The Gaelic Athletic Association (GAA), the Irish and international amateur sporting and cultural organization promoting Gaelic games, has issued a warning to senior inter-country players to adhere to all revisions and updates to the prohibited-substance list of the World Anti-Doping Agency.

The GAA said players should adhere to all substances, including the popular hormone and metabolic modulator known as Meldonium. The message by GAA is clear that all players who are subjected to anti-program of the organization should have a clear knowledge about what substances and medicines they can and cannot take.

Feargal McGill, the GAA’s head of games administration and part of Croke Park’s anti-doping committee, remarked the WADA code is essentially our code, in agreement with Sport Ireland, and similar to almost all other Irish sports. McGill added we had always make that point, and whatever changes are made to the WADA code is circulated and communicated to our distribution list, which includes administrators, medical personnel operating teams, and of course the players.

The GAA’s head of games administration also remarked there is of course the concern that some players might be negligent, or may not be aware of changes to the banned list and added the vast majority of players aren’t doctors or scientists. McGill added we are dealing with amateur players too, essentially volunteering for their inter-county team and said nothing about the Maria Sharapova case has changed that. The tennis star was recently provisionally suspended after she tested positive for Meldonium at the Australian Open. McGill also said that concern has been there since anti-doping was introduced into the GAA and it is an extremely technical area, extremely legal, and anyone who has ever been involved with an anti-doping hearing will understand that.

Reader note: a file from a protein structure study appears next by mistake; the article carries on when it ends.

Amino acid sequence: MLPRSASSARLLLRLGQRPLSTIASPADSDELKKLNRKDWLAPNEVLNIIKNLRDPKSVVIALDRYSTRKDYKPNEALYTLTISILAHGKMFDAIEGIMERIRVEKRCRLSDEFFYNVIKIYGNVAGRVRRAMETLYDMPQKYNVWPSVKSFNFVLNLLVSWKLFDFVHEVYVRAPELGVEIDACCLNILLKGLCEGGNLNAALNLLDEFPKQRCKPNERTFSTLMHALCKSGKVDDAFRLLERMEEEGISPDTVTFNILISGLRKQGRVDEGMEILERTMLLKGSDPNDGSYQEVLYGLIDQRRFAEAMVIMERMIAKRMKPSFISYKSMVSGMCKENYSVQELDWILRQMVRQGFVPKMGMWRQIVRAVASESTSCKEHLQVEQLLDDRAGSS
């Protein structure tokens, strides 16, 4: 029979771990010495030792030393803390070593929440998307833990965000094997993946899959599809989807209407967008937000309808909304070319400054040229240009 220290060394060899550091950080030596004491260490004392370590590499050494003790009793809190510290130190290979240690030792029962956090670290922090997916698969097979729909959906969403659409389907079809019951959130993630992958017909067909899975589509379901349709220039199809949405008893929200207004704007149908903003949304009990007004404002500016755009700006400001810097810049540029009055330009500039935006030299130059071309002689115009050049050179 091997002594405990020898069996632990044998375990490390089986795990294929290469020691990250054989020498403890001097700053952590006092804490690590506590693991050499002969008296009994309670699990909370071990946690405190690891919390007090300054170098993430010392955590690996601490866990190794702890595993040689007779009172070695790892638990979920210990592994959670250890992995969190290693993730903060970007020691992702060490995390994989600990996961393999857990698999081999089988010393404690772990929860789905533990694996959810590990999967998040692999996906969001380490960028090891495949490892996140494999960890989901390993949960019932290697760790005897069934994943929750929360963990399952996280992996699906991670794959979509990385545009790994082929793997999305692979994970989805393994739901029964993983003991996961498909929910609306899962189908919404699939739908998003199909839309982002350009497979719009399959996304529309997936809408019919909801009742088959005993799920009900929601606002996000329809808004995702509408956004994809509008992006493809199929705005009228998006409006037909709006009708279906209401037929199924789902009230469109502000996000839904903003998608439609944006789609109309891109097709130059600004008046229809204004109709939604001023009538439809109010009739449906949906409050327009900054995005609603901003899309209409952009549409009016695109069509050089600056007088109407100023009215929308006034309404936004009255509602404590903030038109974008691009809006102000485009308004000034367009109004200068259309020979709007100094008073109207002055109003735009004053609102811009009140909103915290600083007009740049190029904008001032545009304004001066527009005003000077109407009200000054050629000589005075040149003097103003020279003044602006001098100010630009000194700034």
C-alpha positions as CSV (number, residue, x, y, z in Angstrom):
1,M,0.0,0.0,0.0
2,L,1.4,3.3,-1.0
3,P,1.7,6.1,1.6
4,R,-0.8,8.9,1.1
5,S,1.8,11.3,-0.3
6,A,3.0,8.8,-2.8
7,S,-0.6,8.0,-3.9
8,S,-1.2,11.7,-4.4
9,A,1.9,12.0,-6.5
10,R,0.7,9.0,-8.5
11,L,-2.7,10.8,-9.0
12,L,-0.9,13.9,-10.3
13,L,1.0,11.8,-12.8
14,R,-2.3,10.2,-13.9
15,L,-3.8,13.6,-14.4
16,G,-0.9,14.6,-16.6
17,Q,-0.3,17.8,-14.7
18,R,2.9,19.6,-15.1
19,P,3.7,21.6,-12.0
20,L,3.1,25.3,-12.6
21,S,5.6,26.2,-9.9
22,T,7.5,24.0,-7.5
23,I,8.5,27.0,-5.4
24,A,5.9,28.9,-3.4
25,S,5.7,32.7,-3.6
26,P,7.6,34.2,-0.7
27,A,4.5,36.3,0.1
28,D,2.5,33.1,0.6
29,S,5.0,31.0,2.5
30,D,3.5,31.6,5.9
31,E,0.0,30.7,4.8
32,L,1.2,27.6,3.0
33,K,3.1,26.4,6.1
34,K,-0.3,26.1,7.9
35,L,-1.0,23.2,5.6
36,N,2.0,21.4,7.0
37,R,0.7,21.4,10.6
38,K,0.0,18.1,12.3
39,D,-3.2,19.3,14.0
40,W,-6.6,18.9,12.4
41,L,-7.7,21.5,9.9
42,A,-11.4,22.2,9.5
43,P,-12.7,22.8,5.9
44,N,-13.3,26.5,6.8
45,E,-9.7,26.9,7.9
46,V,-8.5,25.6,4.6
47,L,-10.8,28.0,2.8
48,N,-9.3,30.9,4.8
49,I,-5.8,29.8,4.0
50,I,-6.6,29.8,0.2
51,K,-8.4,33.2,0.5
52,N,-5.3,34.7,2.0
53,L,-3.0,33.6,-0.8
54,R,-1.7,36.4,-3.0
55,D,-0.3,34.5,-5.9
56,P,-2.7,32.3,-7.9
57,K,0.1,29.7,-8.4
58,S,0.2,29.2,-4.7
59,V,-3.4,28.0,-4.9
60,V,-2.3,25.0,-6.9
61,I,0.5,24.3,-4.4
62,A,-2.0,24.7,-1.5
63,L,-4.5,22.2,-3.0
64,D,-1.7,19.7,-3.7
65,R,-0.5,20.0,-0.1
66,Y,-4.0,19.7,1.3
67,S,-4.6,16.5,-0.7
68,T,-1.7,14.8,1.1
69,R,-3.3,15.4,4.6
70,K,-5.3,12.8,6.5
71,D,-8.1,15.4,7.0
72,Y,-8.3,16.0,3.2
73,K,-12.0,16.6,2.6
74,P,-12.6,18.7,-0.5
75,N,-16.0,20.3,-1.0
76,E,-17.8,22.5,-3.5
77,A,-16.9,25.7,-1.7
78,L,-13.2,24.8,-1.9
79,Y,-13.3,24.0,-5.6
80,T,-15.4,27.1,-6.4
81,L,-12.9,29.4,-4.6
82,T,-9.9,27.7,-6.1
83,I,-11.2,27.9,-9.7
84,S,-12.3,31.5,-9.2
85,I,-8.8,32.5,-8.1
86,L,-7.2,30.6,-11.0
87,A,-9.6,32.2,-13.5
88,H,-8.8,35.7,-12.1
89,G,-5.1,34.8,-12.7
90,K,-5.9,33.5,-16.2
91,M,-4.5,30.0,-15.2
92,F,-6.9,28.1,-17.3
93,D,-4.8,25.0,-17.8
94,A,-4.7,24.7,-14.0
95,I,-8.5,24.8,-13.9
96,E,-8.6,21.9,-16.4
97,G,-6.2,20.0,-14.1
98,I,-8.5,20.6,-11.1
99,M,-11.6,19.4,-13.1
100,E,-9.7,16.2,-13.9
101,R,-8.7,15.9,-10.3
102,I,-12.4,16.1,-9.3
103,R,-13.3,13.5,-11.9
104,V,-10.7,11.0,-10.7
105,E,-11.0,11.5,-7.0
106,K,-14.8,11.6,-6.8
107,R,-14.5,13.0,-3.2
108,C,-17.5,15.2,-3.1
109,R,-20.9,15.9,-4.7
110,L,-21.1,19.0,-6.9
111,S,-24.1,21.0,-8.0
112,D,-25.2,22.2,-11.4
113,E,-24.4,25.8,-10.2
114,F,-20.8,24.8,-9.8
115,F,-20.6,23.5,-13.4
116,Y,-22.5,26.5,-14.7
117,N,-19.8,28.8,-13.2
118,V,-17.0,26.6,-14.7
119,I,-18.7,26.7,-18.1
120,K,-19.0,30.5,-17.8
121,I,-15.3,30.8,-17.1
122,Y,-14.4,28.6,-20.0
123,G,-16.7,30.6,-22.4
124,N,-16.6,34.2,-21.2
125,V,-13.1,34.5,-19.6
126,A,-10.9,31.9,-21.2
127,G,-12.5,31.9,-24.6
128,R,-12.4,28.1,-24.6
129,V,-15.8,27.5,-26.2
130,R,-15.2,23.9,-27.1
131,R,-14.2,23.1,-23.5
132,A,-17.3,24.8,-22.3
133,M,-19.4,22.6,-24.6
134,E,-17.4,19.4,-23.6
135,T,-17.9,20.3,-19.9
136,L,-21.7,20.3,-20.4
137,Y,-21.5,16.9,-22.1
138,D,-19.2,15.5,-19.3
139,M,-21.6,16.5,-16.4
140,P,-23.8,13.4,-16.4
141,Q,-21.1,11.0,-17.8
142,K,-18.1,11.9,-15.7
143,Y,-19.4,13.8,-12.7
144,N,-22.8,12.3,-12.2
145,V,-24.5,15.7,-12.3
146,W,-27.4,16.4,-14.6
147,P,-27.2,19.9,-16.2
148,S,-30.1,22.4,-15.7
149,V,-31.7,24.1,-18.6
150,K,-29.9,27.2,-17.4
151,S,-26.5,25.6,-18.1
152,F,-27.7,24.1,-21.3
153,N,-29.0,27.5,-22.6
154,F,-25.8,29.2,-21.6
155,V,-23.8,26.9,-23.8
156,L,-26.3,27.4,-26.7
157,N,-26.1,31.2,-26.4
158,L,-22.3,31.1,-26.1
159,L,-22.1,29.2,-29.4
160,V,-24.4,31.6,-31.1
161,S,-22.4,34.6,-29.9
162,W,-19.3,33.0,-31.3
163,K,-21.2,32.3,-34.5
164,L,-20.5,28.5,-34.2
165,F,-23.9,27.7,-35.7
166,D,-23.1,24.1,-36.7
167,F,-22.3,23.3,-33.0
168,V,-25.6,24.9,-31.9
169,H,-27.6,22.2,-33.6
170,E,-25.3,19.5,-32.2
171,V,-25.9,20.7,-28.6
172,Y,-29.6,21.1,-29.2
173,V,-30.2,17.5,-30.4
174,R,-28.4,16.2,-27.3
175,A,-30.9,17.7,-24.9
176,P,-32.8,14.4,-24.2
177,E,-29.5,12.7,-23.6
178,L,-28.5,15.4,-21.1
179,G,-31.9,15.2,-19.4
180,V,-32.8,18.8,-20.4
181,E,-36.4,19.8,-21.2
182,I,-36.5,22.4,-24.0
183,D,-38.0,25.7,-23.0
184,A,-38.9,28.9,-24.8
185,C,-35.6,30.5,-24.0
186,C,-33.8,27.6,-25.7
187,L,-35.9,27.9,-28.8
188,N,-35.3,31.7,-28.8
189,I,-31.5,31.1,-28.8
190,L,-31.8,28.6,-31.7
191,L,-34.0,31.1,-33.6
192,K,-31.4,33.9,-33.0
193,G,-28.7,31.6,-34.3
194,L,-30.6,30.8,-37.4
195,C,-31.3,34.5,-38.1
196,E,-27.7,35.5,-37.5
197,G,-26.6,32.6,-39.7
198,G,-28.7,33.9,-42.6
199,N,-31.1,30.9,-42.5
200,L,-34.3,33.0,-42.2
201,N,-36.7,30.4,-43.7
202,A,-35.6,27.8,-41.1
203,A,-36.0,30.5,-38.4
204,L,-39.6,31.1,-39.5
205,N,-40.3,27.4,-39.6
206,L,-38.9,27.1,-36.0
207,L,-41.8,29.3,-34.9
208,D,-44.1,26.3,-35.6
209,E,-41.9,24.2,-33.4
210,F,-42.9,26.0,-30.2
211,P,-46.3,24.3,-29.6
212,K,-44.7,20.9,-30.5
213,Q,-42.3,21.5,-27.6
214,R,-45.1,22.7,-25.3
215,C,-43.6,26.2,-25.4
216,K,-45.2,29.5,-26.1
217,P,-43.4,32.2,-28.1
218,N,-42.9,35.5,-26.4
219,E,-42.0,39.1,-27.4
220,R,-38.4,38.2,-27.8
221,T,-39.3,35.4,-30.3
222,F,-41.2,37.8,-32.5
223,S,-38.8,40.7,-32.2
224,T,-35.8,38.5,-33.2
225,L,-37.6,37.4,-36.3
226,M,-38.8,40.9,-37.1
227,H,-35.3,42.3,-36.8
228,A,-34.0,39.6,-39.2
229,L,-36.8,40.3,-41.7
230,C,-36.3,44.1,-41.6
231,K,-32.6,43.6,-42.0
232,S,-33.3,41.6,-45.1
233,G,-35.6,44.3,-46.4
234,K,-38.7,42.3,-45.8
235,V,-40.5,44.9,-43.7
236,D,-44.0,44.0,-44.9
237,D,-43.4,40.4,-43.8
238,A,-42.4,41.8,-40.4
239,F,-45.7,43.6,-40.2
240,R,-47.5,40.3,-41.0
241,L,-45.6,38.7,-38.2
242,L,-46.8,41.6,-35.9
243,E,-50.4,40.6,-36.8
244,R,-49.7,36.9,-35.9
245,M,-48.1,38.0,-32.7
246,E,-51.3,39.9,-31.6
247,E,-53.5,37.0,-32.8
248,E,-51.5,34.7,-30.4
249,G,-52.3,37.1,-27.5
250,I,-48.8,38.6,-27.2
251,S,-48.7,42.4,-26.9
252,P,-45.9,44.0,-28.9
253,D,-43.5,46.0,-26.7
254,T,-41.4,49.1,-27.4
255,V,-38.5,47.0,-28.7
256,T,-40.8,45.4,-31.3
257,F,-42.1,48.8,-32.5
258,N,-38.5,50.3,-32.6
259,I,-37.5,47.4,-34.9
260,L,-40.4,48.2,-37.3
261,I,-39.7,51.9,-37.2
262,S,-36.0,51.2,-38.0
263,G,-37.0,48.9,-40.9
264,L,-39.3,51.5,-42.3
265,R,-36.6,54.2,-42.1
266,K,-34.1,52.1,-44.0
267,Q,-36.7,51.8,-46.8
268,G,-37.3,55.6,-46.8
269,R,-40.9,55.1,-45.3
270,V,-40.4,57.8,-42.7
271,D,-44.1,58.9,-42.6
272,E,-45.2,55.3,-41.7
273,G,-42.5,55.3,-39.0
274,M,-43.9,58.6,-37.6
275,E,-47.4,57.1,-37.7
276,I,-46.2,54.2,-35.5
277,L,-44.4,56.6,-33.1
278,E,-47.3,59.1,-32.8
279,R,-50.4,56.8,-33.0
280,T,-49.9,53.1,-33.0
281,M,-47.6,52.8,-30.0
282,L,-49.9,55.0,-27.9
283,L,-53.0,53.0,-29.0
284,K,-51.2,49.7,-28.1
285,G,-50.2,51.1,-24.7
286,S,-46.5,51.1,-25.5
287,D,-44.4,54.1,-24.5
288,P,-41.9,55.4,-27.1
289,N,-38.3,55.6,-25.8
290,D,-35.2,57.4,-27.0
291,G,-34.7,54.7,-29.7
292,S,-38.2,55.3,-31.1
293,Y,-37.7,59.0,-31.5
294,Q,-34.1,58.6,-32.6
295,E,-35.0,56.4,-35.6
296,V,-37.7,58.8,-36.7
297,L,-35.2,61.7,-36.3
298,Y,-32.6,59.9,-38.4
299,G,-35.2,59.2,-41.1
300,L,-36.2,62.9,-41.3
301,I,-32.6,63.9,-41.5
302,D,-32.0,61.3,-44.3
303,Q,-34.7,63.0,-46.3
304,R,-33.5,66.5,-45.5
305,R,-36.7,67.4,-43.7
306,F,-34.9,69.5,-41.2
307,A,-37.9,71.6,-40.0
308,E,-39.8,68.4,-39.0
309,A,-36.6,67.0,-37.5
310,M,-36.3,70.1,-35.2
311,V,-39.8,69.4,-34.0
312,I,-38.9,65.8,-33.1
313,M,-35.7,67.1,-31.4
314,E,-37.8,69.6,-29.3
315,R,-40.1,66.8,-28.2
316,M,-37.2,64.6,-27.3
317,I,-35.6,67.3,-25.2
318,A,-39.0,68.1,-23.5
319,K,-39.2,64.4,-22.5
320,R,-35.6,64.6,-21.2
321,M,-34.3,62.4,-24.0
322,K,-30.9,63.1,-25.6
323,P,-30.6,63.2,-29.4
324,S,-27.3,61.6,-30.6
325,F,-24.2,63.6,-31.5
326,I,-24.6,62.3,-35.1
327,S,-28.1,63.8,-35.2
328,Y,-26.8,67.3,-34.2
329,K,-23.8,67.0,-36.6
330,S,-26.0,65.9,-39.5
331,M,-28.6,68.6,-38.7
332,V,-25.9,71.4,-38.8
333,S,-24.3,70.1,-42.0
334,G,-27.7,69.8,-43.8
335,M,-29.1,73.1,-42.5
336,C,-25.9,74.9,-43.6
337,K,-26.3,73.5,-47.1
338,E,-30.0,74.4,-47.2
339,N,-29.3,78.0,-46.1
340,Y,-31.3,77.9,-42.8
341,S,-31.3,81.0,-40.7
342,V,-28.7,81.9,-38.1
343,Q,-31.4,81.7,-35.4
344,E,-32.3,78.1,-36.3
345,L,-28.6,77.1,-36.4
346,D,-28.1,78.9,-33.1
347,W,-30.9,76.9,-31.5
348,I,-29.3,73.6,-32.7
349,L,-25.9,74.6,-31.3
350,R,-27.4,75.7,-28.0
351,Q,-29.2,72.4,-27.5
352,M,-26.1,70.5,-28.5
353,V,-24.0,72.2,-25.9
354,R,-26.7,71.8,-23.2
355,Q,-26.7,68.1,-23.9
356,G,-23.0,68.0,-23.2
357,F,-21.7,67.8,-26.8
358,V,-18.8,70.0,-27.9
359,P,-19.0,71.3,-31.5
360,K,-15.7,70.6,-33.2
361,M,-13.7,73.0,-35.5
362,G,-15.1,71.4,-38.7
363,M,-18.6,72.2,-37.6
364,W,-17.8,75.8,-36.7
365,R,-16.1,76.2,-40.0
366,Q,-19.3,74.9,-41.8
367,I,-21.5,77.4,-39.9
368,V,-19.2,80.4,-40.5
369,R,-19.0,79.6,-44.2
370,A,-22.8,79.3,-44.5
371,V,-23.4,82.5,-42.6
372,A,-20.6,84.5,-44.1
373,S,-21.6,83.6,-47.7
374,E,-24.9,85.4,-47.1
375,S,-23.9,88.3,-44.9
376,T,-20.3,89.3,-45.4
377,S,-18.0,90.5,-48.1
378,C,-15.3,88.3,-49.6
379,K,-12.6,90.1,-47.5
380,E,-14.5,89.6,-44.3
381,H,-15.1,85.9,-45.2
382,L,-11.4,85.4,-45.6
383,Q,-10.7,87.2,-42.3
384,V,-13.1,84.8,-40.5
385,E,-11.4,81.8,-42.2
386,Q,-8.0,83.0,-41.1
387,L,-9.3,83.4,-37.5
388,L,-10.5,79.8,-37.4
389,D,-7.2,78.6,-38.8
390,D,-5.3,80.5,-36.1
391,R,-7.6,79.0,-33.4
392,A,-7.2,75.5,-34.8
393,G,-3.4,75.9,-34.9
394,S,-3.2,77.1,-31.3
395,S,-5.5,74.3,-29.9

McGill also said we have no sympathy whatsoever for anyone who is caught with an anti-doping product, absolutely none, because our mission is to make sure our sport is kept a clean as possible. He added but there is always that risk of an inadvertent analytical event, and that does worry us. The GAA’s head of games administration also said our message is that players can never be too careful, and need to check, and double check. McGill added we have always advised players to be vigilant, and to be very, very conscious of what they are taking, because our nightmare situation is that someone gets caught inadvertently. McGill said the GAA has always emphasized that the best source of nutrition is to eat the correct food, the proper diet, and if you do that, then you do not need to use supplements.

Last year, Monaghan footballer Thomas Connolly tested positive for Stanozolol, after an out-of-competition test taken at the Monaghan county training session. The mandatory ban of four years was reduced to two years after it was claimed by Connolly that the anabolic steroids were not being taken with an intention to enhance performance but had been recommended to him in tablet form by a colleague at the workplace for reliving his back pain.

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